A controversy erupted during the summer of 2012 between the city attorneys and a special master by the name of Babak Movahedi because he refused to go along with the write-down of fines and case dismissals. City Attorney Smith sought his dismissal along with the dismissal of Chief Special Master Abe Laeser, who supported Movahedi, and the installation of Smith’sCuban-American colleague as the new chief. Smith, in response to my objection that his office had dismissed a particular case decided by Movahedi, observed that “Despite what a Special Master might rule, the City ALWAYS retains the inherent, sovereign right, in its discretion, to settle, compromise, or dismiss a case where it is deemed to be in the city’s best interest.”After Jimmy Morales, formerly city attorney for Doral, took over as city manager for the City of Miami Beach, he dismissed the special masters and installed new ones because, he said, he wanted to take the special masters in a “new direction.” Jose Smith resigned as city attorney, and upon his recommendation, Raul Aguila was appointed.

So, yes, city policies are subject to “meaningful review,” meaning that the city reviews it own policies hence remains the policymaker. This sort of absurd question begging is not even specious in the sense of being pretty yet it is part of the gallimaufry common to judge-made common law when authority needs to be absolved of responsibility for doing its duty.

Another distinction Altonaga was careful to take up on cue in the Carpenters case was between “facial” and “as applied.” A particular law may be obviously or on its face unconstitutional, or it may be unconstitutionally applied. Courts are generally reluctant to declare laws unconstitutional as written because to do so may require a great deal of speculation as to the consequences of their application to unknown cases.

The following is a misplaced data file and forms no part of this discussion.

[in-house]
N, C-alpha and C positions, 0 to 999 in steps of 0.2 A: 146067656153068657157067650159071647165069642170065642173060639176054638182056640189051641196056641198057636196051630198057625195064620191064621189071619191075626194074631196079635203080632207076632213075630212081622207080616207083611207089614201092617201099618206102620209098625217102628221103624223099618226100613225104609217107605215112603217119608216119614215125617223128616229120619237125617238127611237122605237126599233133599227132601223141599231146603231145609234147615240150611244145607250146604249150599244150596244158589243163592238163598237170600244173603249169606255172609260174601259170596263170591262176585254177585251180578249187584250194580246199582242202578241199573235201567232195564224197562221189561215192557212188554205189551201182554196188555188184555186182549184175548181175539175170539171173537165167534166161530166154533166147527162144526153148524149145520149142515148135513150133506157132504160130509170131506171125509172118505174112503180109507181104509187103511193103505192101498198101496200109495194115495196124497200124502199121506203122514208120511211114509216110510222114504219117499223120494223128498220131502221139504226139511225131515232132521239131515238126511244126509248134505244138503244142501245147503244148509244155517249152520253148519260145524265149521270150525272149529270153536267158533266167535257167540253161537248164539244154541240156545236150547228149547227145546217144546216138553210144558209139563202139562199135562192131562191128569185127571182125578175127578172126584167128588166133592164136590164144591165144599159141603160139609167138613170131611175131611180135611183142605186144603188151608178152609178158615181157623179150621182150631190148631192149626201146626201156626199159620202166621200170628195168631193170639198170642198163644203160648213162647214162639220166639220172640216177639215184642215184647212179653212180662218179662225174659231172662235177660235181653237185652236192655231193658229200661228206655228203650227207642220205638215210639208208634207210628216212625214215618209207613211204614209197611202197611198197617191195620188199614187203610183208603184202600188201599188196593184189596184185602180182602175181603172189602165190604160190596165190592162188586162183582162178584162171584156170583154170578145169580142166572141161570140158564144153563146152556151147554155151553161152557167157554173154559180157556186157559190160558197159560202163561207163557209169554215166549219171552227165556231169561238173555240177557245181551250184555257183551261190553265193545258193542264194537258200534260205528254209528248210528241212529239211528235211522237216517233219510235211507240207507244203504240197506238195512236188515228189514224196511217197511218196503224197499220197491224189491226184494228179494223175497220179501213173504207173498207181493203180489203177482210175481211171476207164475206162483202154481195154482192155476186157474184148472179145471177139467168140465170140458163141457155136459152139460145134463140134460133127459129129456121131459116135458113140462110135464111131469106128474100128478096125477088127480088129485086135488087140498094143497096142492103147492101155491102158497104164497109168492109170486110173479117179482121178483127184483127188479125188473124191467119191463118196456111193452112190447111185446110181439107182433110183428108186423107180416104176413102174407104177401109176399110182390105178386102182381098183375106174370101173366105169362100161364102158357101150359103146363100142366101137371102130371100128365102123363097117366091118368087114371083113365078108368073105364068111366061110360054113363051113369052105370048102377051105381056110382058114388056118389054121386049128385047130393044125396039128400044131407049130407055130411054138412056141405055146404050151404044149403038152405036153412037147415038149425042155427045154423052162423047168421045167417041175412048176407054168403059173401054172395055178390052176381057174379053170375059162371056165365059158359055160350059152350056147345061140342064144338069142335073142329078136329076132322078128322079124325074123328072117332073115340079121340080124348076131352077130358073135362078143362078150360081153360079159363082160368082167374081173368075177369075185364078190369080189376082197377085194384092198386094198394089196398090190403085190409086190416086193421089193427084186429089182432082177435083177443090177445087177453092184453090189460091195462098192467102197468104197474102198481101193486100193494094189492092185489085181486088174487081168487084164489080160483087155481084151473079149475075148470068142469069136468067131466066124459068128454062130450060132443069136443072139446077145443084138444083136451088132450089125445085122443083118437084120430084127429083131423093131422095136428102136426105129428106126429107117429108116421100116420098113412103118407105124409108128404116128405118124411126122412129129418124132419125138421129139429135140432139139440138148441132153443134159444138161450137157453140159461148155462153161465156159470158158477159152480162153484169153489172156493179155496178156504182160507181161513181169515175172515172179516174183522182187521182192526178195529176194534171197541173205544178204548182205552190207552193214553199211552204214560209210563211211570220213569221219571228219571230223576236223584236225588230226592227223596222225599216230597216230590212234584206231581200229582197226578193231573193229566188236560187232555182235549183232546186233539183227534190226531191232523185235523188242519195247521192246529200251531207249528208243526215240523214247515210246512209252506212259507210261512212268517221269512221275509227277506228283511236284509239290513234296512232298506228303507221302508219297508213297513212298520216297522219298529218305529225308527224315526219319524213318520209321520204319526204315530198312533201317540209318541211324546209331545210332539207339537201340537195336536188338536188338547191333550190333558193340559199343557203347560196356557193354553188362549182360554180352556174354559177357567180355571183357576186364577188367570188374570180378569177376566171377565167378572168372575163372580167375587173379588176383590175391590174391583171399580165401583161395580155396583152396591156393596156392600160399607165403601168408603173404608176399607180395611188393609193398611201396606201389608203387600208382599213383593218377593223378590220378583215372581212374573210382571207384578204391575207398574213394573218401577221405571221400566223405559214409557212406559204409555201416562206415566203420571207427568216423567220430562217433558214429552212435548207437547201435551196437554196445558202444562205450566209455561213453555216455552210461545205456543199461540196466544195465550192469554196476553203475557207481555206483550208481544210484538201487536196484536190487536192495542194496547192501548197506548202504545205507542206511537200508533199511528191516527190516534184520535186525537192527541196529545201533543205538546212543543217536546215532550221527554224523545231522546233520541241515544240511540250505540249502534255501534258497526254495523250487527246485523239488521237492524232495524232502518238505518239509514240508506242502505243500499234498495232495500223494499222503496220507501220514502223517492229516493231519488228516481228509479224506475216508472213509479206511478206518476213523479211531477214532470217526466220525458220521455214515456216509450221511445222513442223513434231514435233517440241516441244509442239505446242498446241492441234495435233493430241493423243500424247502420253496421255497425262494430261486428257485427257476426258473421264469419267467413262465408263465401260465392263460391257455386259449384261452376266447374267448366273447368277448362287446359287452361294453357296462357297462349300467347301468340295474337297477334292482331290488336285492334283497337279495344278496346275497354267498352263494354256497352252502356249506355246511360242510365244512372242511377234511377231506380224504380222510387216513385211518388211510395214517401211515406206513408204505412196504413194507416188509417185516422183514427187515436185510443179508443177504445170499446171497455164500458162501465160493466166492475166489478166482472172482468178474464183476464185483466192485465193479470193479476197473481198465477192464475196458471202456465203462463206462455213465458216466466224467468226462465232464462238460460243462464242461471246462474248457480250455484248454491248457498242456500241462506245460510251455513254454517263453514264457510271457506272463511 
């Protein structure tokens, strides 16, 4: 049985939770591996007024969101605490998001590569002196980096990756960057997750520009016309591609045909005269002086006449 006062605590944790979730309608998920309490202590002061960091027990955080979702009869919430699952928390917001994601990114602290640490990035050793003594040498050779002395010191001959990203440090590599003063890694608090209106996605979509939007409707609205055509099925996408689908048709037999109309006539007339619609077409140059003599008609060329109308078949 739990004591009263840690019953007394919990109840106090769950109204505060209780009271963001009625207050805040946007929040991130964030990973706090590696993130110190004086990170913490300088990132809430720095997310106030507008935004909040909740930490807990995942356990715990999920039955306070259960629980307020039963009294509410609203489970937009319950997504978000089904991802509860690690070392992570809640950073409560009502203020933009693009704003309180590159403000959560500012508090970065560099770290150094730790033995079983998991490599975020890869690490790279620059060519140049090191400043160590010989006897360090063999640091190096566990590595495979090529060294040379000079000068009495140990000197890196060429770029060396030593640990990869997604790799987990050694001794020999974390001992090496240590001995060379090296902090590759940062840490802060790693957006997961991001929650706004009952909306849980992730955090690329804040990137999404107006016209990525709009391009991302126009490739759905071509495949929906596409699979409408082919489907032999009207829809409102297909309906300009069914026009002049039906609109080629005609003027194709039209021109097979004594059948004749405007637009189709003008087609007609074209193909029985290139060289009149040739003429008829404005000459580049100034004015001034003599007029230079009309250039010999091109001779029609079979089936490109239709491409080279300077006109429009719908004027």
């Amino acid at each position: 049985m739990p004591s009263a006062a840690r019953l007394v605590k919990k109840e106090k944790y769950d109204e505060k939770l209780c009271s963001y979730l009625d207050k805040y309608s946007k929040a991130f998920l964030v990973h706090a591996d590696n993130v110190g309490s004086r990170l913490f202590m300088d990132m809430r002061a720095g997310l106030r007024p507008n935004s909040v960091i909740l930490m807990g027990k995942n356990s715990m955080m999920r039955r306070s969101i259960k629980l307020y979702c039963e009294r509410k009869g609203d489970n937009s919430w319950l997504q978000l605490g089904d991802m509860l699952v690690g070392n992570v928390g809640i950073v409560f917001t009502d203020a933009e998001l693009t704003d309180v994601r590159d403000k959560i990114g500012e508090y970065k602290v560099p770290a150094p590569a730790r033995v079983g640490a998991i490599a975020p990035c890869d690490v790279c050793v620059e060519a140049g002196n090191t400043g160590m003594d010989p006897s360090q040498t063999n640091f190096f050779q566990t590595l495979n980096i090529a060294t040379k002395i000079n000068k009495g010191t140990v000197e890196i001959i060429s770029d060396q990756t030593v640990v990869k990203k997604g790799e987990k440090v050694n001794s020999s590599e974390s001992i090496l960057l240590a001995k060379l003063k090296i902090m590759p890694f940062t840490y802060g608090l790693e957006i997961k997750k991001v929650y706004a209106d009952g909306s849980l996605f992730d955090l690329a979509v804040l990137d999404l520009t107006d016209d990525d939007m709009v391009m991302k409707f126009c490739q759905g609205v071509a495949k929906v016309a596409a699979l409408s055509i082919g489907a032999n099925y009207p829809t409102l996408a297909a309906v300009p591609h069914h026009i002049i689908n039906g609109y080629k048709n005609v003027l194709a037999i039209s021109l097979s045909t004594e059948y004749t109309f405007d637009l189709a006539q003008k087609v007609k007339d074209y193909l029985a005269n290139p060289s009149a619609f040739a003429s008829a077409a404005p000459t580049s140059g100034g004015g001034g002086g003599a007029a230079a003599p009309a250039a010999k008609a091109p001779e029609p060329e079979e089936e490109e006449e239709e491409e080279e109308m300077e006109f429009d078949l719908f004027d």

The Carpenters alleged that the city’s noise ordinance depended upon subjective assessments of noise levels by code officers as to what was unreasonably loud inasmuch as they took no decibel readings, and, when it was pointed out to an officer that the sound emitted from the union’s megaphone was no louder than music coming from the hotel, the officer said the hotel had a permit for the music, but the union had no permit for its noise.

“The Council also alleges in Count II the City’s enforcement is both arbitrary, because theCouncil must guess at when and how it may use megaphones, and subjective, because the citations describe the noise from the Council’s megaphones as ‘unreasonably loud’ and ‘unnecessary.’ Thus, the Council argues, the City’s ‘enforcement is perhaps better characterized as utterly arbitrary and subjective enforcement.’”

That might be true, but it cannot be allowed by the mind-boggled judge because of some defect in the way it was pled; to wit, that it was seemingly pled as if the noise ordinance were facially unconstitutional instead of unconstitutionally applied, which is the substance of the pleading that the court is not blind to, so on and so forth, anything to dismiss the case and prevent it from going to trial.

“The Council also alleges in Count II the City’s enforcement is both arbitrary, because the Council must guess at when and how it may use megaphones, and subjective, because the citations describe the noise from the Council’s megaphones as “unreasonably loud” and “unnecessary”…..The Council cites no authority for the proposition that it may raise an as-applied challenge for arbitrary and subjective enforcement. All the cases it cites found ordinances facially unconstitutional because they were capable of arbitrary and subjective enforcement…. The Council also argues in its Response, in support of Count II, the ordinance is capable of arbitrary and subjective enforcement. But Count II is an as-applied challenge, not a facialchallenge. The Council has not explained how allegations of arbitrary and subjective enforcement—other than those thatwould be sufficient under Olech–state a claim for an as-applied challenge. In sum, Count II fails to state a claim for arbitrary and subjective enforcement.”